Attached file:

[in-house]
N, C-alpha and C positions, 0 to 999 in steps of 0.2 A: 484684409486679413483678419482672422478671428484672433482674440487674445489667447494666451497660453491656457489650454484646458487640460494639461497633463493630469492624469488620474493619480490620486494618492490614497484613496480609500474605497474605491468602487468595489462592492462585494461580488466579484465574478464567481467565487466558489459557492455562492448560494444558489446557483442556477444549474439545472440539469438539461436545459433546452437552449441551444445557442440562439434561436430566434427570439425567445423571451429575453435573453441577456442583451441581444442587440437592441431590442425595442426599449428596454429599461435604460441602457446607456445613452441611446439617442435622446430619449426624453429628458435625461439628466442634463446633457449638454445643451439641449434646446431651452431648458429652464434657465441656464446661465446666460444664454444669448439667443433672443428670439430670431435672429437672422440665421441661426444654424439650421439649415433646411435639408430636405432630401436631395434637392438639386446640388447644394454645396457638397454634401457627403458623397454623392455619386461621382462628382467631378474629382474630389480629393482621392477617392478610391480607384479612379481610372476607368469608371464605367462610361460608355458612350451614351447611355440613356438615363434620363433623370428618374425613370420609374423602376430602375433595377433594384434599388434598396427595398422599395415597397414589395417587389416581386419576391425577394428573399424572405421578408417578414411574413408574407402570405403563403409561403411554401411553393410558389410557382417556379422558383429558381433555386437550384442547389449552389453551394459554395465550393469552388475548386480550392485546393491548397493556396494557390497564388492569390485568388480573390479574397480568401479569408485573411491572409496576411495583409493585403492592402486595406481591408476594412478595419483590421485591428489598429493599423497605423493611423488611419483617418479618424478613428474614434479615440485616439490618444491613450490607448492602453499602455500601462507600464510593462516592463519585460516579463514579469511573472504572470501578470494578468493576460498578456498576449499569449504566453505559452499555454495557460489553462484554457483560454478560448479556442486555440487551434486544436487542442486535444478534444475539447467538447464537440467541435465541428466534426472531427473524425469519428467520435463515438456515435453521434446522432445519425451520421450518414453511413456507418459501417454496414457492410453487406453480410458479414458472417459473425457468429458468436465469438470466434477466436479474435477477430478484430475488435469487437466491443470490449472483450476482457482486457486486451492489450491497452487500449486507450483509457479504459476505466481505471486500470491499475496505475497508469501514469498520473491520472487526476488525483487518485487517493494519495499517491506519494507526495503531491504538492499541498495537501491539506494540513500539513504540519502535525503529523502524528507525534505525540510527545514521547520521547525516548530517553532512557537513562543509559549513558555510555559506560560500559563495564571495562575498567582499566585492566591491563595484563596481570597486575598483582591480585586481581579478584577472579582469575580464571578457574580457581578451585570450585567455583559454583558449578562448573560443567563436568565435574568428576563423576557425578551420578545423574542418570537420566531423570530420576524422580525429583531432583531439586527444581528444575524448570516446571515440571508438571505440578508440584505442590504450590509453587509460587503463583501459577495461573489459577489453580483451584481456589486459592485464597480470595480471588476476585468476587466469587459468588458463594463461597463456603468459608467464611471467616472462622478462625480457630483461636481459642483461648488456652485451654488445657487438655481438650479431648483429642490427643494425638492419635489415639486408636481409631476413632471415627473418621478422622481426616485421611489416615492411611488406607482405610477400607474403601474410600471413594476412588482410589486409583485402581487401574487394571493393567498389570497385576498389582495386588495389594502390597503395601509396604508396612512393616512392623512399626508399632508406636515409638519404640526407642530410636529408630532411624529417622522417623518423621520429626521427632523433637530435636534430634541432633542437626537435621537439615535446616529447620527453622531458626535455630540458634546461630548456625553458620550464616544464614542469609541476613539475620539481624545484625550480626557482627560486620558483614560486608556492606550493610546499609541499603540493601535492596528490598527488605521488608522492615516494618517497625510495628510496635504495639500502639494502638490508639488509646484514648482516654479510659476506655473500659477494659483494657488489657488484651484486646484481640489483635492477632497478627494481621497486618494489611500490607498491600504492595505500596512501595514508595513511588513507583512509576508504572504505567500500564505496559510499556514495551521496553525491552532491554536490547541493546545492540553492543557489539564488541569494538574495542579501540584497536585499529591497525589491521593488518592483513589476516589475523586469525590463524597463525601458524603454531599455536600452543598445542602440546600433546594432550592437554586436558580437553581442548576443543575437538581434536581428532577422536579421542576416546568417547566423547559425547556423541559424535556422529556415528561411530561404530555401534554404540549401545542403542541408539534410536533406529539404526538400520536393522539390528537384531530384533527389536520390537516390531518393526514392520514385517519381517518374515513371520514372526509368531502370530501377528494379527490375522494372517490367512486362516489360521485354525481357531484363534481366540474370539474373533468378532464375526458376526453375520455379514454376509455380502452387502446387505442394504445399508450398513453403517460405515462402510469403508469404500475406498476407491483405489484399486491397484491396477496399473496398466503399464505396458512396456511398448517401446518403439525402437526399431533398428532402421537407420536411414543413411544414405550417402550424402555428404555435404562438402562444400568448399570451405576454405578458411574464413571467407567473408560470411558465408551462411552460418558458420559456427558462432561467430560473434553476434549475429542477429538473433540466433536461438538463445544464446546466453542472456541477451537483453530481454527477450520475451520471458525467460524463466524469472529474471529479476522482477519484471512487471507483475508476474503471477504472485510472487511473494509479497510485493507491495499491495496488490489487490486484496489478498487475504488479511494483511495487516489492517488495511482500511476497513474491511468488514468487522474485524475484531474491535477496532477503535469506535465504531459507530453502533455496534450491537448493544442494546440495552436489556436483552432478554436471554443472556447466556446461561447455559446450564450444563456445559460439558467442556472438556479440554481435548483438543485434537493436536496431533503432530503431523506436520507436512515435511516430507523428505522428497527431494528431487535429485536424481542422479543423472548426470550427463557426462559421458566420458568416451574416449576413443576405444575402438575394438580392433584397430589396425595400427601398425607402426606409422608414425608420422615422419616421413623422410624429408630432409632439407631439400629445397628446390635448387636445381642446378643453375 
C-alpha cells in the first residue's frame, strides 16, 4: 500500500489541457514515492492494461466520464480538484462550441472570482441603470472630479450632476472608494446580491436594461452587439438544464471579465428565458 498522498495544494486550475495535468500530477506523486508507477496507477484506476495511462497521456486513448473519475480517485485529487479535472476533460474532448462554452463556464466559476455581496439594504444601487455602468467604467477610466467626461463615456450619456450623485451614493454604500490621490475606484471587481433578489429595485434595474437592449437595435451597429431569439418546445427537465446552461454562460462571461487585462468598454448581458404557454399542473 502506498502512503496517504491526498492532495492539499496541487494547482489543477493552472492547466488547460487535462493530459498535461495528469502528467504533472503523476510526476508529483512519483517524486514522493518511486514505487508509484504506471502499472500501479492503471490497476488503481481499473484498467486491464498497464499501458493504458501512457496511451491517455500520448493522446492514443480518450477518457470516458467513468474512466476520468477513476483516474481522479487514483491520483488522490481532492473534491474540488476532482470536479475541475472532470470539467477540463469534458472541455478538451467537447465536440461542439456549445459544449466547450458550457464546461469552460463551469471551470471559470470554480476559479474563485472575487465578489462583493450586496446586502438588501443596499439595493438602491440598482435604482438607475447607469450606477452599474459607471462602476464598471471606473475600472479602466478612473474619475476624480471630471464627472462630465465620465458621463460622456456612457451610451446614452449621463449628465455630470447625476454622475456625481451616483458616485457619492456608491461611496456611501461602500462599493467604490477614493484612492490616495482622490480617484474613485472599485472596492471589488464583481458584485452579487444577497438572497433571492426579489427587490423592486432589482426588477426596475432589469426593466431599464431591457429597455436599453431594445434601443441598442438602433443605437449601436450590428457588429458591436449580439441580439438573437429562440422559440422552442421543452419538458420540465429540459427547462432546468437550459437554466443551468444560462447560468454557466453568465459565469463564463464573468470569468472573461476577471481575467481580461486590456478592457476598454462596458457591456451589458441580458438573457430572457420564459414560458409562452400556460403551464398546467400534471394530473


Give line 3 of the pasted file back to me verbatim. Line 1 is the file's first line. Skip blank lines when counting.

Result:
C-alpha cells in the first residue's frame, strides 16, 4: 500500500489541457514515492492494461466520464480538484462550441472570482441603470472630479450632476472608494446580491436594461452587439438544464471579465428565458 498522498495544494486550475495535468500530477506523486508507477496507477484506476495511462497521456486513448473519475480517485485529487479535472476533460474532448462554452463556464466559476455581496439594504444601487455602468467604467477610466467626461463615456450619456450623485451614493454604500490621490475606484471587481433578489429595485434595474437592449437595435451597429431569439418546445427537465446552461454562460462571461487585462468598454448581458404557454399542473 502506498502512503496517504491526498492532495492539499496541487494547482489543477493552472492547466488547460487535462493530459498535461495528469502528467504533472503523476510526476508529483512519483517524486514522493518511486514505487508509484504506471502499472500501479492503471490497476488503481481499473484498467486491464498497464499501458493504458501512457496511451491517455500520448493522446492514443480518450477518457470516458467513468474512466476520468477513476483516474481522479487514483491520483488522490481532492473534491474540488476532482470536479475541475472532470470539467477540463469534458472541455478538451467537447465536440461542439456549445459544449466547450458550457464546461469552460463551469471551470471559470470554480476559479474563485472575487465578489462583493450586496446586502438588501443596499439595493438602491440598482435604482438607475447607469450606477452599474459607471462602476464598471471606473475600472479602466478612473474619475476624480471630471464627472462630465465620465458621463460622456456612457451610451446614452449621463449628465455630470447625476454622475456625481451616483458616485457619492456608491461611496456611501461602500462599493467604490477614493484612492490616495482622490480617484474613485472599485472596492471589488464583481458584485452579487444577497438572497433571492426579489427587490423592486432589482426588477426596475432589469426593466431599464431591457429597455436599453431594445434601443441598442438602433443605437449601436450590428457588429458591436449580439441580439438573437429562440422559440422552442421543452419538458420540465429540459427547462432546468437550459437554466443551468444560462447560468454557466453568465459565469463564463464573468470569468472573461476577471481575467481580461486590456478592457476598454462596458457591456451589458441580458438573457430572457420564459414560458409562452400556460403551464398546467400534471394530473